Meribeth E. Cameron

From Wikipedia, the free encyclopedia
Jump to navigation Jump to search
Meribeth E. Cameron
14th President of
Mount Holyoke College (Acting)
In office
1968–1969
Preceded byRichard Glenn Gettell
Succeeded byDavid Truman
Personal details
BornMay 22, 1905
Ingersoll, Ontario
DiedJuly 12, 1997(1997-07-12) (aged 92)
South Hadley, Massachusetts
Alma materStanford University
Radcliffe College
ProfessionProfessor

Meribeth Elliott Cameron (May 22, 1905 in Ingersoll, Ontario, Canada – July 12, 1997 in Holyoke, Massachusetts)[1] was an American historian of China and academic who served as the 14th (Acting) President of Mount Holyoke College from 1968-1969.

She was a professor of Chinese History at Mount Holyoke from 1948-1970, she served as Dean and briefly as Acting President in 1954 (during the period of President Ham) and 1966 (during the period of President Gettell).[2]

Academic training and career[edit]

Cameron graduated from Santa Monica High School in Santa Monica, California in 1921 and was awarded a B.A. from Stanford University in 1925 and an M.A. in 1926. While at Stanford she was a member of Phi Beta Kappa and studied the history of East Asia, she took a M.A. degree in history at Radcliffe College in 1927, then returned to Stanford to finish her dissertation, "The Reform Movement in China, 1898-1912," for which she was awarded a Ph.D. in History and Political Science in 1928.[2]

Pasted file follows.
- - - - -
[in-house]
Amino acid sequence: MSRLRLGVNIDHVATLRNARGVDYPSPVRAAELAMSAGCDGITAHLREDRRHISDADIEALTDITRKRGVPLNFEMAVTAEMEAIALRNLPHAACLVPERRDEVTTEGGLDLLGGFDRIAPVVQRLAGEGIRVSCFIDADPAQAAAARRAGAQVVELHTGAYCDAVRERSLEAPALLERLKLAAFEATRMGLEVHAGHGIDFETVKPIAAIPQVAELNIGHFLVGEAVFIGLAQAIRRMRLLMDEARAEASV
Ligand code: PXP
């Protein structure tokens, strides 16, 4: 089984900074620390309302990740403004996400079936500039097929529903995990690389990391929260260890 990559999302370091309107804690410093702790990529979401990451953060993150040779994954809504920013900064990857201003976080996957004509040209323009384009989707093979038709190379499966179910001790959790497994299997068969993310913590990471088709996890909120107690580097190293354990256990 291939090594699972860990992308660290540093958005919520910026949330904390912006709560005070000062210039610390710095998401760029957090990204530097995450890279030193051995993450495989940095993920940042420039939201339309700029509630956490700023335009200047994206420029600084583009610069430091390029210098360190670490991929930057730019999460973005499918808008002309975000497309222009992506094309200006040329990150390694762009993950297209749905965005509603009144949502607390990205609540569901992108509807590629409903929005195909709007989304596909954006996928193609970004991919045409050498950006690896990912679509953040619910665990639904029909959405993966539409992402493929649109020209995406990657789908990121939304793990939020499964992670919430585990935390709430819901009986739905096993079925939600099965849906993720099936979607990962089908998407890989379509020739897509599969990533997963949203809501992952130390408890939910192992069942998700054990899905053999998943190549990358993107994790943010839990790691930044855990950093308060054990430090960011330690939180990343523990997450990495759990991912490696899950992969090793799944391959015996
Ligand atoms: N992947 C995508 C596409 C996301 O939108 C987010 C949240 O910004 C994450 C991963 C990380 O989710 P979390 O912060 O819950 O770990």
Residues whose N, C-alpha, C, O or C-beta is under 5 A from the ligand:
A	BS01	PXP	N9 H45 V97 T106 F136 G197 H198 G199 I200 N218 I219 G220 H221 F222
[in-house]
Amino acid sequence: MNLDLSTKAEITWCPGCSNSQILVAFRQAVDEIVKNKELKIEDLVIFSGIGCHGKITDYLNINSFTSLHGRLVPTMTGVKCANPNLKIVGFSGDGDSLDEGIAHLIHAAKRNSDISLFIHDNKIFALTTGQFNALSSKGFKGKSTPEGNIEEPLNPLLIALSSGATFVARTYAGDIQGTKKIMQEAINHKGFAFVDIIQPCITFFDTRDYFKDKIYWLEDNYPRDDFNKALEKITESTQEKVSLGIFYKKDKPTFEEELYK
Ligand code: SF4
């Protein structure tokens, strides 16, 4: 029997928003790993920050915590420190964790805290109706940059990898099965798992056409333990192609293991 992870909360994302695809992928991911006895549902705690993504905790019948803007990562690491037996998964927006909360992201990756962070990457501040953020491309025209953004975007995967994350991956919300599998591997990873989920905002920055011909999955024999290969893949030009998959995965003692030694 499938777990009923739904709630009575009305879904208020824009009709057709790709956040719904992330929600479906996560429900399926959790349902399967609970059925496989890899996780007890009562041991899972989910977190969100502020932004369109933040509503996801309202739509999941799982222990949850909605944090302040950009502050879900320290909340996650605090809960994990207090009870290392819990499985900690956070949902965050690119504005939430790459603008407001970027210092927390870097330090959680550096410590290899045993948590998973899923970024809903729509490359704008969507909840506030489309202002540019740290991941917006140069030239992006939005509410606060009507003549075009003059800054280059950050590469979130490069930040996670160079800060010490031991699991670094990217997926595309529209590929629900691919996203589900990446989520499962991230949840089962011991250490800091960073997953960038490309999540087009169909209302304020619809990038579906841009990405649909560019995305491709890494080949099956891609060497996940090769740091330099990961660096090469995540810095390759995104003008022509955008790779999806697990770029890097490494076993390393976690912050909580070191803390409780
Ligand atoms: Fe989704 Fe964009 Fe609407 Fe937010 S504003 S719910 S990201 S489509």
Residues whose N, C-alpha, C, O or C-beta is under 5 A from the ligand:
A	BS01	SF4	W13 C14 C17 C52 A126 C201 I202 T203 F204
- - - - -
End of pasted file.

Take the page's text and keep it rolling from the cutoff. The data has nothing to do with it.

She then taught at Reed College (1928-1934), Flora Stone Mather College of Western Reserve University (1934-1937), she was Dean of the College and Professor of history at Milwaukee-Downer College (1941-1948), and in 1948 Academic Dean and Professor of history at Mount Holyoke College, where she remained until she retired in 1970.[2]

During these years she was a productive historian of China, she was one of the founding editors of Far Eastern Quarterly (later called The Journal of Asian Studies), of which she was book review editor 1941-1951. She contributed to the basic reference for Qing dynasty history, Eminent Chinese of the Ch'ing Period (1943). Among her journal articles and books were The Reform Movement in China, 1898-1912 and a co-authored book, China, Japan and the Powers.[2]

Major works[edit]

  • ——— (1926). The Shantung Negotiations at the Versailles, Washington, an Peking Conferences. History (Master's thesis). Stanford University.
  • ——— (1931). The Reform Movement in China 1893-1912. Stanford, London: Stanford University Press.

——— (1950). The United States and Eastern Asia, a Study Guide. Washington: American Association of University Women.

  • ——— (1952). China, Japan and the Powers. New York,: Ronald Press.

References[edit]